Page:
At the annual World Bank/IMF meeting, with the likes of Christine Lagarde, speakers from all corners were urging fairer taxation in current positive global economic climate.
The only other western lawmaking institution with similar economic might to the EU is the US. Yet while the EU looks at ways of preventing tax avoidance in an age of vast technological development and rapid globalisation, the US – under the leadership of Donald Trump – is taking a deep breath before slashing taxes and creating even more tax loopholes.
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Trump won the US election campaign using the rhetoric of a politician willing address to the systemic injustices in the global system, but his actions are creating more dark spaces for billionaires to hide their stockpiles of cash from national governments.
We may, of course, miss out on the effects of new EU rules and impetus to tackle tax evasion, in the result of a hard Brexit with no deal. This would be particularly damaging for the UK, as we had the largest number of offshore entities of any EU nation in the Panama Papers, with 17,973. Only Luxembourg came at all close with 10,877. With the UK’s GDP growth predicted to fall to just 1 per cent next year, behind Italy, France and Germany, it’s clear that addressing the tax black hole should be our highest priority.
As the UK Government gets ready to turn its back on the EU with no deal, the Conservative leadership is looking towards the US for support. When Theresa May is not clutching Donald Trump’s hand, Liam Fox is begging the US for a trade deal at any cost, threatening to sell off parts our NHS and feed us chlorinated chicken.
Boris Johnson’s recent article in the Telegraph pointed towards a vision of a deregulated, low tax post-Brexit Britain. Meanwhile the Chancellor Phillip Hammond – supposedly the least extreme member of the Cabinet – has already threatened the EU that he will turn the UK into a tax haven in the ever-more-likely event of no deal.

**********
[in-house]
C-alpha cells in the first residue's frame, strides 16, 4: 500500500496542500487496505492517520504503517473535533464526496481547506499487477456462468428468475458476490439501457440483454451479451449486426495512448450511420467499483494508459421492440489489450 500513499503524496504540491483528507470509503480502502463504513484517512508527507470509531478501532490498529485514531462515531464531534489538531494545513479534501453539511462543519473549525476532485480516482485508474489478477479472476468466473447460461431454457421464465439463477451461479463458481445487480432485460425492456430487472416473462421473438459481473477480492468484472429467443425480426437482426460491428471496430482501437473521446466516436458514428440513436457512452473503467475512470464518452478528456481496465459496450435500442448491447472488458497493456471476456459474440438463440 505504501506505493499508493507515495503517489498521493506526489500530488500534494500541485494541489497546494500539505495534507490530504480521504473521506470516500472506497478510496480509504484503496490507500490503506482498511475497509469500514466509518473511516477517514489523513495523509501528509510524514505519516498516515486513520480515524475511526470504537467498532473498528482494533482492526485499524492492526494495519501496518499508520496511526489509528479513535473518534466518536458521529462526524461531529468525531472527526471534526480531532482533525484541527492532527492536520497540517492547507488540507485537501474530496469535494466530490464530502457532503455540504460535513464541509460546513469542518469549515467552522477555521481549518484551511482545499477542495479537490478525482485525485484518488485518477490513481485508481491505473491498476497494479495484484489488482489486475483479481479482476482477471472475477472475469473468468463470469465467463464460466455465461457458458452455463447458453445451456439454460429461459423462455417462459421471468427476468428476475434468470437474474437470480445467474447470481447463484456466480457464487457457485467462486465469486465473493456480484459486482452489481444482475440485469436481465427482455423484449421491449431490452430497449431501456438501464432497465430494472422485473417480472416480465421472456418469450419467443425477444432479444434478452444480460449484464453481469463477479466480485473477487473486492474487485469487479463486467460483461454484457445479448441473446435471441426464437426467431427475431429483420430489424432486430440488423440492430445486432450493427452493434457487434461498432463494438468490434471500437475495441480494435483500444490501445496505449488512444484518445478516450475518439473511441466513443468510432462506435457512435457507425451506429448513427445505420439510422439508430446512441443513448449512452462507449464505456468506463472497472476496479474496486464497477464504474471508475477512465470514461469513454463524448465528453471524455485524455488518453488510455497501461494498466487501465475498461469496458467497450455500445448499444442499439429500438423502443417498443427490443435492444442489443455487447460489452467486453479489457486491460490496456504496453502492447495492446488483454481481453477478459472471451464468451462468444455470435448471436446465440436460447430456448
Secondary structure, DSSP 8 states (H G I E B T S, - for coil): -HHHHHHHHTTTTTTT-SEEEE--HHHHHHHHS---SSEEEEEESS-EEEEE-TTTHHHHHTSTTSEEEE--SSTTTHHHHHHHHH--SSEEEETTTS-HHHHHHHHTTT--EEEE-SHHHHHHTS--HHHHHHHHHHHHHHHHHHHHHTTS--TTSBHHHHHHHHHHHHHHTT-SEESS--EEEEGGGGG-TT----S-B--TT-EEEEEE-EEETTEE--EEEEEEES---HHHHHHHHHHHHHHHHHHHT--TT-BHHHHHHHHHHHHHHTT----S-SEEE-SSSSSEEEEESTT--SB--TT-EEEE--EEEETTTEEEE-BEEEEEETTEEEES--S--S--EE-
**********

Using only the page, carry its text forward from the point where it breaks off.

Brexit is not only a question of leaving the European Union – it is a question of how we leave, and the Britain we create in its wake.
In my constituency, the West Midlands, there is already chronic underfunding in infrastructure and a significant skills shortage. This is why we cannot afford to mimic the low tax, low welfare example of the US.
Meeting many unemployed people, whether in Sandwell or Bilston in Wolverhampton, it is of real concern that we have the lowest employment rate of any other big city region – just 64.5 per cent compared to the UK average of 70.9 per cent.
After years of Tory-imposed austerity, what the West Midlands needs is not tax cuts for the rich but a massive injection of investment, ideally using some of the hidden cash floating somewhere in the Bahamas.
As we make monumental decisions about the future of the UK, and about the kind of deal we secure with our morally, culturally and geographically closest neighbours in Europe, let us consider carefully who will best help us tackle the imbalances of equality in our system.